there was nothing hard about getting to Mattie, and it was meant more as a game for those who haven't been there, but that ship has sailed now..
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Re: How did you learn navigation/topo reading skills?

Postby fishmonger » Fri Mar 11, 2011 9:18 am

self taught at a teen, updated when I was in the military where I quickly became the go-to guy for anything maps in the batallion. All that was pre-digital age.
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Re: How did you learn navigation/topo reading skills?

Postby Cross Country » Fri Mar 11, 2011 9:51 am

The first year I backpacked the Sierra I was overwhelmed by two obvious facts. If you stick to trails you're only going to see a small fraction of the mountains. Going off trail is much much more of an exploring adventure than sticking to trails. I almost immediately started trying to make sense of topos. I also got some help from Lee Starke. The first time he let me lead the way off trail, I led the group (6) up a ridge on a 1 hour hike that took twice that long. The group was very unhappy with me. It wasn't my last serious mistake. I made at least two more because of overconfidence. It took many years, but like many here I developed an expertise.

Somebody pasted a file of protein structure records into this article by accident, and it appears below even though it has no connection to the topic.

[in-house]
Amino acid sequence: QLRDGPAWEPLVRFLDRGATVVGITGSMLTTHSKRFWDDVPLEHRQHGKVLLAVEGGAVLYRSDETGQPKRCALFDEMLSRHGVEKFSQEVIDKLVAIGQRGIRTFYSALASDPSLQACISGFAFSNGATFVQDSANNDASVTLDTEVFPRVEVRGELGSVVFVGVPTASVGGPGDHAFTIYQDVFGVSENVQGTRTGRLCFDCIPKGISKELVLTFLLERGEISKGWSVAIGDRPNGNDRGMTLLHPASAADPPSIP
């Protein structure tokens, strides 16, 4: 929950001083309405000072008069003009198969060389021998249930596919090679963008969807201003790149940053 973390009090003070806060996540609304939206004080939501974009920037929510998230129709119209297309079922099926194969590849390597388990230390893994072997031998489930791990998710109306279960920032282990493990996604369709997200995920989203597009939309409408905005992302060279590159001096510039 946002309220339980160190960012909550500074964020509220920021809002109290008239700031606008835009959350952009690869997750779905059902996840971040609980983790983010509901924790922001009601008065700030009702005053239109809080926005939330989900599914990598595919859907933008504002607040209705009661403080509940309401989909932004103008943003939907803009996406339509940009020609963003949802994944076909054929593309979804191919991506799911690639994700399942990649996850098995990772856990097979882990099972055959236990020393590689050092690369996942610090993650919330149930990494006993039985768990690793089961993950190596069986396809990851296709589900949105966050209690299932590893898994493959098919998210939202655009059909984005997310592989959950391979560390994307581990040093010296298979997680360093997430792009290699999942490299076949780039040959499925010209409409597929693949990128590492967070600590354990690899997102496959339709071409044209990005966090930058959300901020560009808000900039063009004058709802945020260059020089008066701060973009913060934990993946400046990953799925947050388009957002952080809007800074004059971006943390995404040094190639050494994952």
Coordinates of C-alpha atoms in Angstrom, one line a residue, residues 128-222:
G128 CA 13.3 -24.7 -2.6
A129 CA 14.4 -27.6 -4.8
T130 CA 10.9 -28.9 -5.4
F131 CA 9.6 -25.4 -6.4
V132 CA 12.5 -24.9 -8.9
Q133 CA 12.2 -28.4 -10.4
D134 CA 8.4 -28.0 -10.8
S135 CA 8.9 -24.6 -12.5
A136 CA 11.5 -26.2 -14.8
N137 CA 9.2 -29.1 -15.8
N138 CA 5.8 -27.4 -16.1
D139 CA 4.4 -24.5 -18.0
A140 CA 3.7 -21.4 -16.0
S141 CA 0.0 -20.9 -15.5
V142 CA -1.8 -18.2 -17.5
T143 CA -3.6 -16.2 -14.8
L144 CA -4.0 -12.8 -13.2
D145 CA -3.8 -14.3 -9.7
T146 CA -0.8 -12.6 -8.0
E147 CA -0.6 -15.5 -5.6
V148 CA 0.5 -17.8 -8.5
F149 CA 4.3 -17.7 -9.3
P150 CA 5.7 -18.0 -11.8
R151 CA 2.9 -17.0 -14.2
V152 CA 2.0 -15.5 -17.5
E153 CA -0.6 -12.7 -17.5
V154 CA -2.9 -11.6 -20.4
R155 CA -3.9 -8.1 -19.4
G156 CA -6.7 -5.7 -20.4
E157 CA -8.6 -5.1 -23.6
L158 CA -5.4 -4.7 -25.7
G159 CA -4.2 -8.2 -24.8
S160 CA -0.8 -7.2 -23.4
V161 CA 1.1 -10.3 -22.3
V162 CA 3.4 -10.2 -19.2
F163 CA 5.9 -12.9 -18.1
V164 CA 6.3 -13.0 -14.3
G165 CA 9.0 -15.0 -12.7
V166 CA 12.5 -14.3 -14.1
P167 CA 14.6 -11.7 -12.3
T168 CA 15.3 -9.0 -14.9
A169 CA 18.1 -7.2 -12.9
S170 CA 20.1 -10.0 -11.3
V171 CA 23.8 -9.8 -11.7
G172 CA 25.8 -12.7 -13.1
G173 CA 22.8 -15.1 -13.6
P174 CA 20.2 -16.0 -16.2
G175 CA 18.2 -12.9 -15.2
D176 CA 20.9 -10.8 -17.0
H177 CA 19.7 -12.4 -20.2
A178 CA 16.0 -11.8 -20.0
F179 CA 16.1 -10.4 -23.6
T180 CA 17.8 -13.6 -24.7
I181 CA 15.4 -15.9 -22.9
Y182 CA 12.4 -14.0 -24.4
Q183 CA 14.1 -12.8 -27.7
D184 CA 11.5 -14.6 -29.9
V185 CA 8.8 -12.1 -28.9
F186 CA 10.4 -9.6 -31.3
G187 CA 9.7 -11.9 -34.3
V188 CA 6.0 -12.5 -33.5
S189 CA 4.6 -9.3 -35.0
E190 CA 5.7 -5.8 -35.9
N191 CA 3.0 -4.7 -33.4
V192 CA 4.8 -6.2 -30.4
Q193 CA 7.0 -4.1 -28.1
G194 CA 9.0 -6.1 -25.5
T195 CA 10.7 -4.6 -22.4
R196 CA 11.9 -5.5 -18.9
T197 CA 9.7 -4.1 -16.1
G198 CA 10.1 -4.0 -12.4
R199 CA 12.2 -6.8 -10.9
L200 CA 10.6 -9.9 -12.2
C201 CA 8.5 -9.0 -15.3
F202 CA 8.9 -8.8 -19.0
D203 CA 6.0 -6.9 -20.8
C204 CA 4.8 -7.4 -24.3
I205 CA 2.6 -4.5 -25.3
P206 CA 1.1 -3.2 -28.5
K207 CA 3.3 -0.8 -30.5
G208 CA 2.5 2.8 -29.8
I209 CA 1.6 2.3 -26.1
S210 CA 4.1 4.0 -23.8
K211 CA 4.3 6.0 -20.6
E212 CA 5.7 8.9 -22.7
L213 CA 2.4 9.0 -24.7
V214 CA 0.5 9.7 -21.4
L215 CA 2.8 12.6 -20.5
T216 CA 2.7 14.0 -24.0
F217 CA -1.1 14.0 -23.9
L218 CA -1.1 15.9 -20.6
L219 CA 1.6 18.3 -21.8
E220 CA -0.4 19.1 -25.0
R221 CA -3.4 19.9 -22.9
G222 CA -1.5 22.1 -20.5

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Re: How did you learn navigation/topo reading skills?

Postby oldranger » Fri Mar 11, 2011 10:06 am

Learning by experience is pretty effective. I let my son choose routes quite a bit last summer. It cost me a few hundred feet of extra elevation gain but he didn't get lost and gained experience.

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Re: How did you learn navigation/topo reading skills?

Postby gregw822 » Fri Mar 11, 2011 10:23 am

I found topo maps to be intuitive from the start. An altimeter, a topo map, pre-trip planning and common sense have served me well. I've never needed a compass, but I carry one (with instructions!), just in case. I have not given in to carrying a GPS.
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Re: How did you learn navigation/topo reading skills?

Postby TahoeJeff » Fri Mar 11, 2011 10:27 am

I've been in the Land Surveying profession for 23 years, using the 7.5' quads since the beginning. We use them to locate section and quarter corners, benchmarks and property corners. If you can find a 2" iron pipe using a 7.5' map you can certainly find a lake. Those maps are still my go to.
I use LIBREMAP.ORG to download them for free as TIFF images.